Also in 1960 Naderpour arranged the first modernist Persian poetry reading in Tehran, held at the Iran-America Society. Later, he worked as a consultant at the Office of Dramatic Arts of the Ministry of Arts and Culture. He was named editor of Namayesh magazine, and he worked on one issue of another magazine, Naghsh va Nehag.
In 1964 Naderpour traveled to Europe. In Rome and in Perugia he continued his studies of the Italian language and Italian literature. He also spent time in Paris, studying French literature and French cinema, and devoting time to his own poetry.
Nader Naderpour was one of the thirty or so founding members of the first Association of Writers of Iran in 1968 (1346) and one of its Manifesto’s signatories, along with several other distinguished Iranian writers and poets. When Jalal Al-e Ahmad, the driving force behind the Association, died in 1969, the Association chose Naderpour to speak on its behalf at the interment ceremony. For two consecutive years Naderpour was elected a member of the steering committee for the Association of Writers of Iran. Later on, in 1977, he decided not to participate in the rejuvenation of the Association of Writers of Iran due to differences of opinion and Naderpour’s preference for the loner’s role.
In 1971 he became the director of "Goroohe Adabe Emrooz" on Iranian National Radio and Television (INRT). He directed many programs on the lives and works of the most respected and accomplished contemporary poets, writers, and artists. His work contributed greatly to introducing contemporary world literature to Iranians. In the opinion of Dr. Mohammad Hossain Mostafavi, one of Naderpour’s closest friends (as well as his co-worker on the INRT’s "Goroohe Adabe Emrooz" from the beginning), the seven years Naderpour worked on the program were some of the best and happiest years of Naderpour’s life in Iran.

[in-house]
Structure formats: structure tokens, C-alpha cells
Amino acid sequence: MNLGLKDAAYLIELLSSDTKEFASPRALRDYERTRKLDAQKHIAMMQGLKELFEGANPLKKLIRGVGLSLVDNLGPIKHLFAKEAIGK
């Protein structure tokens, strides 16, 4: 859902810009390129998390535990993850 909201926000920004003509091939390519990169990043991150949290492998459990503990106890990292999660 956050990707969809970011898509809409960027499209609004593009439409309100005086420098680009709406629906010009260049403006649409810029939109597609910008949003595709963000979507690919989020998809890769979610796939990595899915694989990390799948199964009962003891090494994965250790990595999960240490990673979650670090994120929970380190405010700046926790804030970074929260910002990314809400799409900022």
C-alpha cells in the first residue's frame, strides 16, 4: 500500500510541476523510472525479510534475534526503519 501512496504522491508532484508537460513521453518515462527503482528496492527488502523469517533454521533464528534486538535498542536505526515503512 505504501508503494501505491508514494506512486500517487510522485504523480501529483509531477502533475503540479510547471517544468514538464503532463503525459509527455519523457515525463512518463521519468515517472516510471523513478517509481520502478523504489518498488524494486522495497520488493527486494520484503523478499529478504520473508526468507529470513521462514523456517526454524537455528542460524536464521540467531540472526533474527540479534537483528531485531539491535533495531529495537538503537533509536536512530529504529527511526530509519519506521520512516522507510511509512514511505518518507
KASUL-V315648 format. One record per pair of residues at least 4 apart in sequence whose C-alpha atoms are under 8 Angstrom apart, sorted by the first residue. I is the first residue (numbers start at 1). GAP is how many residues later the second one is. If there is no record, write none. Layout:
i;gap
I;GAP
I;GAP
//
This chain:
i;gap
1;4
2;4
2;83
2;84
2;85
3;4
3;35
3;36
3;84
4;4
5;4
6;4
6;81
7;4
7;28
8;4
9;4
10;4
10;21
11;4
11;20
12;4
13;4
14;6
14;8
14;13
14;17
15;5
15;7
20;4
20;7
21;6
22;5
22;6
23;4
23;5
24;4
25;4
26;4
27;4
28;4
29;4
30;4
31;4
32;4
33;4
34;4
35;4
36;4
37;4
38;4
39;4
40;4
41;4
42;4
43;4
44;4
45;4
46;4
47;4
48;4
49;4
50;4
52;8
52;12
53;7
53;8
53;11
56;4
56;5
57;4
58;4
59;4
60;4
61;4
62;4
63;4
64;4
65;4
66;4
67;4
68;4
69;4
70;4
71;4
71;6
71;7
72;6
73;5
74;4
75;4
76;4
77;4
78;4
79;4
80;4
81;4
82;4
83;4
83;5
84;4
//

In 1978 Naderpour published three new volumes simultaneously: Not Plant and Stone, But Fire (“Giyah va Sang na, Atash”), From the Sublime to the Ridiculous (“Az Aseman ta Risman”), and The Last Supper (“Shame Baz Pasin”). To explain the delay in publishing, Naderpour claimed that most of the poems in these collections had been published separately.
One year after the 1979 Islamic revolution Naderpour moved to Paris, preferring self-imposed exile in an alien land to a forced exile in his homeland. He left Iran carrying a single suitcase of clothing, copies of his books, and a partial manuscript for a new collection of poems.
While in Paris he joined the National Resistance Movement, headed by Shahpour Bakhtiyar (the last Prime Minister under Iran’s constitutional monarchy before the revolution). In 1982 the National Resistance Movement published Naderpour’s False Dawn (“Sobhe Doroughin”), which includes his works from the spring of 1978 through the fall of 1982.
In the introduction to False Dawn, Naderpour wrote:
Three and half years ago when the first steps and fists made Iran’s earth and sky start trembling, a feeling told me to be scared of the unawareness of these excited people. My feeling was not in disagreement with those shaking their fists in fighting against the corruption, but it did not prefer expelling of corrupt to a more corrupt. It was seeing that those fascinated people, thanks to their good faith, were following an old-fashioned tradition blindfolded—the faith that all the Iranian freethinkers from Ferdowsi, Khayyam, Hafez, till Iraj, Dehkhoda, and Hedayat in different eras followed in their fighting.
It saw that those fascinated people have been childishly following a lie and a power-hungry faith: the mentality that all the great constitutional thinkers such as Akhond Zadeh, Talebofe Tabrizi, Mirza Agha Khan Kermani, and Mirza Jahangir Khan Shirazi called the enemy of progress and did their best to denounce.
It saw that behind those masses and their fists, side by side with the political struggle, a cultural fight has begun: a fight between “tradition” with “unorthodoxy” and “prejudice” with “progress.”
It was such, that my awakened feeling was seeing the terrible future in that uneducated revolution, and with the passage of time has shown that he was right. . . .